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A doubt about "estas"

In my mother language we have two different words to the verb "to be", "ser" and "estar". Actually it is so in every Romantic language. Esperanto, though, uses always "estas" and considering it's a language with Greek-Latin roots, isn't it supposed to be there a sort of a "ses" too? I'm a beginner, so please correct me if I'm wrong, but isn't the best form "Vi 'ses' bela" intead of "Vi estas bela"?

July 21, 2015



Actually it is so in every Romantic language.

No, only some use dual copulas, while other Romance languages have only a single copula.

considering it's a language with Greek-Latin roots

Actually, Esperanto stole bits from all over Europe, not only the Romance language branch of Proto-Indo-European.

So, basically, Esperanto has a single copula making for easier usage at the loss of the nuances one can have with the dual-copula systems.



French is a notable example where "ESSE" and "STARE" merged as "être", partly through sound changes that made the two roots sound nearly identical anyway. (You can see, for example, that "tu es" is from Latin ES, a part of ESSE, but the infinitive "être" has a circumflex that hints at a former -s-, indicating that it's from STARE. The past, on the other hand, is étais, été, etc. with é instead of ê: these are from ESSE again.)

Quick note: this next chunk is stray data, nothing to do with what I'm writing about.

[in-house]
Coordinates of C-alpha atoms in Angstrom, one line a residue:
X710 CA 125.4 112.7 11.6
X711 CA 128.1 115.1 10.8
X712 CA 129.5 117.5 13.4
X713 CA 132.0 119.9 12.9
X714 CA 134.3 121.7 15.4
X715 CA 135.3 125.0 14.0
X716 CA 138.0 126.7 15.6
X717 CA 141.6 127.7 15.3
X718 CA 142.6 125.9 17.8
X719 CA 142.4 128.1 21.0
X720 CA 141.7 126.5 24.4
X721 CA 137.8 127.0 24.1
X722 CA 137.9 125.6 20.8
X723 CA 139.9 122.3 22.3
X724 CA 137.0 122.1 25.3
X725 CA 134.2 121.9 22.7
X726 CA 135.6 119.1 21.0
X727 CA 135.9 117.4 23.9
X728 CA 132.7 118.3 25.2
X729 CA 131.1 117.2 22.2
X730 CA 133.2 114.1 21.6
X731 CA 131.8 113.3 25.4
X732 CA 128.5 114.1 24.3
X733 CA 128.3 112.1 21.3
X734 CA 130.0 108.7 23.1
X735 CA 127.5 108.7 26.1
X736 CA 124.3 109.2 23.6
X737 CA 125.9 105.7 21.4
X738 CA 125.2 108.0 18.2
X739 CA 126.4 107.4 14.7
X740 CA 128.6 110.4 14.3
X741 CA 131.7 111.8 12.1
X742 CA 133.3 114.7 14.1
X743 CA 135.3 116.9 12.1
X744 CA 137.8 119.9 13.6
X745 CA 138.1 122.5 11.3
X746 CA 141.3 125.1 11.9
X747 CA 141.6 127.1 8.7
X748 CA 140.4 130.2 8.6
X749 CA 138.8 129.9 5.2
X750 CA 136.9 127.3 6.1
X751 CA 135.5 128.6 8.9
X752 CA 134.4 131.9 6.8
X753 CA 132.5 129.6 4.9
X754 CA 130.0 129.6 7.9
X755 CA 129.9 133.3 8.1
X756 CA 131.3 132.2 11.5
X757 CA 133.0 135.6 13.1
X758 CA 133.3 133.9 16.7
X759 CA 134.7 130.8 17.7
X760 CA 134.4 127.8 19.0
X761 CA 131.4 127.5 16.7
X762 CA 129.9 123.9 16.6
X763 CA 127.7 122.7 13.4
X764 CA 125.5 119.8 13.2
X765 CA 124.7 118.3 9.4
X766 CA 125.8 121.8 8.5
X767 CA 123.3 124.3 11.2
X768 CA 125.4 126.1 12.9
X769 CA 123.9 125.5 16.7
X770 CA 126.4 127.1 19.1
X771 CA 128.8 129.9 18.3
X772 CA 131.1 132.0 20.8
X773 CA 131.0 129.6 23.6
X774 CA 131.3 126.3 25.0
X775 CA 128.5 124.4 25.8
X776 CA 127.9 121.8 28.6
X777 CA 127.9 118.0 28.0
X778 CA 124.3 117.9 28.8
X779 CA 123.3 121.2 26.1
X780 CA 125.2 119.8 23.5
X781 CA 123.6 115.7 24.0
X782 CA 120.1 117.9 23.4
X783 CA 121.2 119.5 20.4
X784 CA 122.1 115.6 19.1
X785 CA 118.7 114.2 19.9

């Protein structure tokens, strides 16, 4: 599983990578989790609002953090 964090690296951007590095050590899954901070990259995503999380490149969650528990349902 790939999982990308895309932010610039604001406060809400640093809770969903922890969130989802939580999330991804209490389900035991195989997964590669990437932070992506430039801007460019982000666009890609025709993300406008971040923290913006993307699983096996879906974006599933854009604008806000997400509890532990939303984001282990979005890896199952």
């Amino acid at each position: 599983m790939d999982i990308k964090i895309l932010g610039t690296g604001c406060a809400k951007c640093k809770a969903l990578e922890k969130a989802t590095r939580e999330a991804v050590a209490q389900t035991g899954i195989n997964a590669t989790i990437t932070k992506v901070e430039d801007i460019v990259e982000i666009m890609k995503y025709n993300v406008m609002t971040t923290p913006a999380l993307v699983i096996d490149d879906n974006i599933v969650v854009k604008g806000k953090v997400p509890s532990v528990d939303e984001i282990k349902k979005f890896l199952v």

That's interesting: I just looked it up and I see that Latin only had one, but the verb "to stand" evolved into a second copula in later Romance languages, only to merge back in in the case of French, as you explain. The other language I know a bit of, Irish, also has two copula but presumably this arose separately, the existential copula in Irish is very odd, it doesn't behave at all like a normal verb.


along with Occitan, Romansch, Romanian. So, of the 14 romance languages that have official status somewhere in the world (either nationally or regionally), at least 4 of them only have one copula.

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